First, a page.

Recently, a group of Harvard Law professors released theresults of their survey of 124 attorneys from 11 large firms, asking what courses Harvard students ought to take to prepare for Biglaw practice. Overall, financial courses such as accounting, financial reporting, and corporate finance, topped the list, as noted by Will Baude over at the Volokh Conspiracy. But the study got me thinking: what courses should lawyers interested in starting a practice — either directly after law school or a few years down the road — study in law school?
On Friday, Apple quietly issued an update for iPhones and iPads that fixed a big problem: encryption wouldn’t stop an attacker on the same network from intercepting sensitive information sent during banking sessions, email sessions or Facebook chats. Then the news got worse. Researchers realized the same problem applied to other iProducts, such as desktops and laptops. Beyond telling Reuters reporter Joseph Menn on Saturday that a fix is coming “very soon,” Apple has been silent on the issue, not even sending out a warning to its users about what they should and shouldn’t do while the vulnerability remains unfixed.
There are some great new features and improvements now available on Congress.gov. Our team from across the Library of Congress has worked hard to have the first version of both Advanced Search and Browse in this release. I’m also happy to announce that another requested page from THOMAS has now made it over to Congress.gov, the Appropriations Table.
In generations past, communities rose or fell if the path of the next major horse trail, railroad or interstate highway landed within their borders. In the digital age, will the same be true for high-speed Internet access? Can’t say I know for sure, but it’s increasingly looking that way. So it was big news last week when Google announced that Charlotte is one of the nine metro areas where it would like to build its super-fast Google Fiber network, with access speeds up to 100 times faster than today’s broadband service.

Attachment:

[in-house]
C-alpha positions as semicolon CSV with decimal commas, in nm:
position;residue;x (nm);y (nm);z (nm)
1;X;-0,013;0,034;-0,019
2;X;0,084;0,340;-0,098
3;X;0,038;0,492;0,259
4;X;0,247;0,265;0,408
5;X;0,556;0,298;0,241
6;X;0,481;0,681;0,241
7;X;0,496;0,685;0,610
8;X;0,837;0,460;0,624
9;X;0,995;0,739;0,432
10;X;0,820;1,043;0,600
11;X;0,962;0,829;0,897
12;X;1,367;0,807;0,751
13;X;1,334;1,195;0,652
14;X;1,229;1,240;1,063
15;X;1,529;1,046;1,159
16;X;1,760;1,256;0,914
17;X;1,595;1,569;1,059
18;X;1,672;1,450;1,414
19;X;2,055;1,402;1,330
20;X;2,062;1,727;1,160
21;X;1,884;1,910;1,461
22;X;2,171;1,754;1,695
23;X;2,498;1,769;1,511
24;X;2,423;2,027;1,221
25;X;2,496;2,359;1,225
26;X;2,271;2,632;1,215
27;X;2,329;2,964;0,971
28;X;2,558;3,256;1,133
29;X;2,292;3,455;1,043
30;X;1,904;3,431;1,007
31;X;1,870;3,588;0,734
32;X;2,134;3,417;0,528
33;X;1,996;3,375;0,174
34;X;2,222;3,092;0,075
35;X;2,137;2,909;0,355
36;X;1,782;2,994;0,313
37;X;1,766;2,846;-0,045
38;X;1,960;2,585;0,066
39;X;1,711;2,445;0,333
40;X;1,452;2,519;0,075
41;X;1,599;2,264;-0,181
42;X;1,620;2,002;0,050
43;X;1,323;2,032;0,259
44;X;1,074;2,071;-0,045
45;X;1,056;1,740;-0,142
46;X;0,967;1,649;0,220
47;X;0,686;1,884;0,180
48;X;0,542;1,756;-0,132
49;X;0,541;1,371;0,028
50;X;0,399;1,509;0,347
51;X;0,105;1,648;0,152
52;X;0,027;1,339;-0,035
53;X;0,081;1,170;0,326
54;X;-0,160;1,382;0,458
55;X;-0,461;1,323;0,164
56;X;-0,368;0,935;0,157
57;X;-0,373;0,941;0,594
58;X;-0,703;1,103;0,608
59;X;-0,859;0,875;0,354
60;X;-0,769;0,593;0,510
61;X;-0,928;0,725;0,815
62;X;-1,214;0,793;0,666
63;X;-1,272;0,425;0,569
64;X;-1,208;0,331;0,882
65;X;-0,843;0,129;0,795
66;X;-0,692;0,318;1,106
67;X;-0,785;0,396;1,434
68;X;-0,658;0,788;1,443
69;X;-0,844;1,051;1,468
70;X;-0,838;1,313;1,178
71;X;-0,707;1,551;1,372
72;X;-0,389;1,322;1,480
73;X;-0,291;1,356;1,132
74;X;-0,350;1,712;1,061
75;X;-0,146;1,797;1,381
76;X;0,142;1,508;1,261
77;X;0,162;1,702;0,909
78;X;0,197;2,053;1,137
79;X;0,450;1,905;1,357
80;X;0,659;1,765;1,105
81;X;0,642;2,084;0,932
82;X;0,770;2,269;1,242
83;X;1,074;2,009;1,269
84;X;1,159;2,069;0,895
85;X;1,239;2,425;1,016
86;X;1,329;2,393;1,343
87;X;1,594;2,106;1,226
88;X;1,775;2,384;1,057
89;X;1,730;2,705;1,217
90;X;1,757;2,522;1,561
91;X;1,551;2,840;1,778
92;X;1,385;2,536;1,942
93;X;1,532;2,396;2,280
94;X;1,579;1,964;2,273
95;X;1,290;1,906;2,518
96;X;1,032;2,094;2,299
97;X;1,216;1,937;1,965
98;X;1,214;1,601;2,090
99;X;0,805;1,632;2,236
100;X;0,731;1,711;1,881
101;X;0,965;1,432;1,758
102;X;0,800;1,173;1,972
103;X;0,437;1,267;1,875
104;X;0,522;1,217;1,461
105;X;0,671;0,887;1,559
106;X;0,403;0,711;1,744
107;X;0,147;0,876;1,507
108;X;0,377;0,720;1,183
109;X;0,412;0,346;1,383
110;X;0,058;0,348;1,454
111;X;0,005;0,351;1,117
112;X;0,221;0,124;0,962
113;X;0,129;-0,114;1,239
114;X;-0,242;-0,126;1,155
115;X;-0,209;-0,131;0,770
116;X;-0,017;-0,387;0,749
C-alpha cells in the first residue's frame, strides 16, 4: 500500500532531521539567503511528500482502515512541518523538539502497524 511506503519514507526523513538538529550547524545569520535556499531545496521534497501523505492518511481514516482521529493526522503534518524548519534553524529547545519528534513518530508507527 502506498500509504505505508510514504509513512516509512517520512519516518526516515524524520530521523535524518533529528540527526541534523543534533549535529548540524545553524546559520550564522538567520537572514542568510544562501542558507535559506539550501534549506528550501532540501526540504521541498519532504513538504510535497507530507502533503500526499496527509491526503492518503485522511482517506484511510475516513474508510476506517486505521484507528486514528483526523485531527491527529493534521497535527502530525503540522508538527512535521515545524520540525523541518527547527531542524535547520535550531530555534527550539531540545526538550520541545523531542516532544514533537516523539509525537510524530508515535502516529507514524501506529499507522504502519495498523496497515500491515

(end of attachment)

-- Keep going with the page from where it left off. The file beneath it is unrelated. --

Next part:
In 1914, Thomas Edison’s lab burned down, and years’ worth of his work was destroyed. This could easily be described as the worst thing to happen to Edison, but the inventor instead chose to see it as an energizing opportunity that forced him to rebuild and re-examine much of his work. Edison reportedly said at the time: “Thank goodness all our mistakes were burned up. Now we can start again fresh.”
We make our lives complicated and ourselves miserable by setting what we imagine are lofty goals. When we set a big goal for ourselves we are giving a big plate of food to a big ego and encouraging it to have a big appetite. The purpose of life is neither big nor small. The best goal is simplicity itself: be happy. Happiness is a virtue of your own mind—it is your own creation. Make a decision to be happy and form a habit of being happy. That will be a big accomplishment.
When you think of a librarian, what image comes to mind? Photographer Kyle Cassidy ventured to the American Library Association’s Midwinter Meeting in Philadelphia in January to explore that question. In between networking, educational events, and panels, librarians from across the country stopped by Cassidy’s makeshift studio to sit for a portrait. The result is a celebration of the diversity in the librarian community.
They face budget cuts and closures, but they’re a lifeline for people like me. Libraries should get more respect.